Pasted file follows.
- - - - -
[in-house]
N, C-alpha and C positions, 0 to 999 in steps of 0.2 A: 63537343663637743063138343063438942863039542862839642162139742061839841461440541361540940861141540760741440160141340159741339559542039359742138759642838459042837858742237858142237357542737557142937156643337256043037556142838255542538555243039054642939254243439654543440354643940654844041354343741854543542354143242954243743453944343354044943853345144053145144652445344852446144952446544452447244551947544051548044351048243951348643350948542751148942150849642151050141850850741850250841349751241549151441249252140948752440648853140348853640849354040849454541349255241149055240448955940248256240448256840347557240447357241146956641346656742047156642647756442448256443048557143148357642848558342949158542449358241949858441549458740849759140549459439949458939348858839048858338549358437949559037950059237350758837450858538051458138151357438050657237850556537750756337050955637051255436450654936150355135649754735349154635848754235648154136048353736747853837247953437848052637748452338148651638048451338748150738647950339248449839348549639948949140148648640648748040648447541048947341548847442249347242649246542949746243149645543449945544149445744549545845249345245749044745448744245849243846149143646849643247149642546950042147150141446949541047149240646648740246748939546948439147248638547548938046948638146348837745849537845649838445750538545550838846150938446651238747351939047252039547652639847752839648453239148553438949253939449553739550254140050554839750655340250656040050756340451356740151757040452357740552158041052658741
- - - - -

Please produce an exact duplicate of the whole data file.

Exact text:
[in-house]
N, C-alpha and C positions, 0 to 999 in steps of 0.2 A: 63537343663637743063138343063438942863039542862839642162139742061839841461440541361540940861141540760741440160141340159741339559542039359742138759642838459042837858742237858142237357542737557142937156643337256043037556142838255542538555243039054642939254243439654543440354643940654844041354343741854543542354143242954243743453944343354044943853345144053145144652445344852446144952446544452447244551947544051548044351048243951348643350948542751148942150849642151050141850850741850250841349751241549151441249252140948752440648853140348853640849354040849454541349255241149055240448955940248256240448256840347557240447357241146956641346656742047156642647756442448256443048557143148357642848558342949158542449358241949858441549458740849759140549459439949458939348858839048858338549358437949559037950059237350758837450858538051458138151357438050657237850556537750756337050955637051255436450654936150355135649754735349154635848754235648154136048353736747853837247953437848052637748452338148651638048451338748150738647950339248449839348549639948949140148648640648748040648447541048947341548847442249347242649246542949746243149645543449945544149445744549545845249345245749044745448744245849243846149143646849643247149642546950042147150141446949541047149240646648740246748939546948439147248638547548938046948638146348837745849537845649838445750538545550838846150938446651238747351939047252039547652639847752839648453239148553438949253939449553739550254140050554839750655340250656040050756340451356740151757040452357740552158041052658741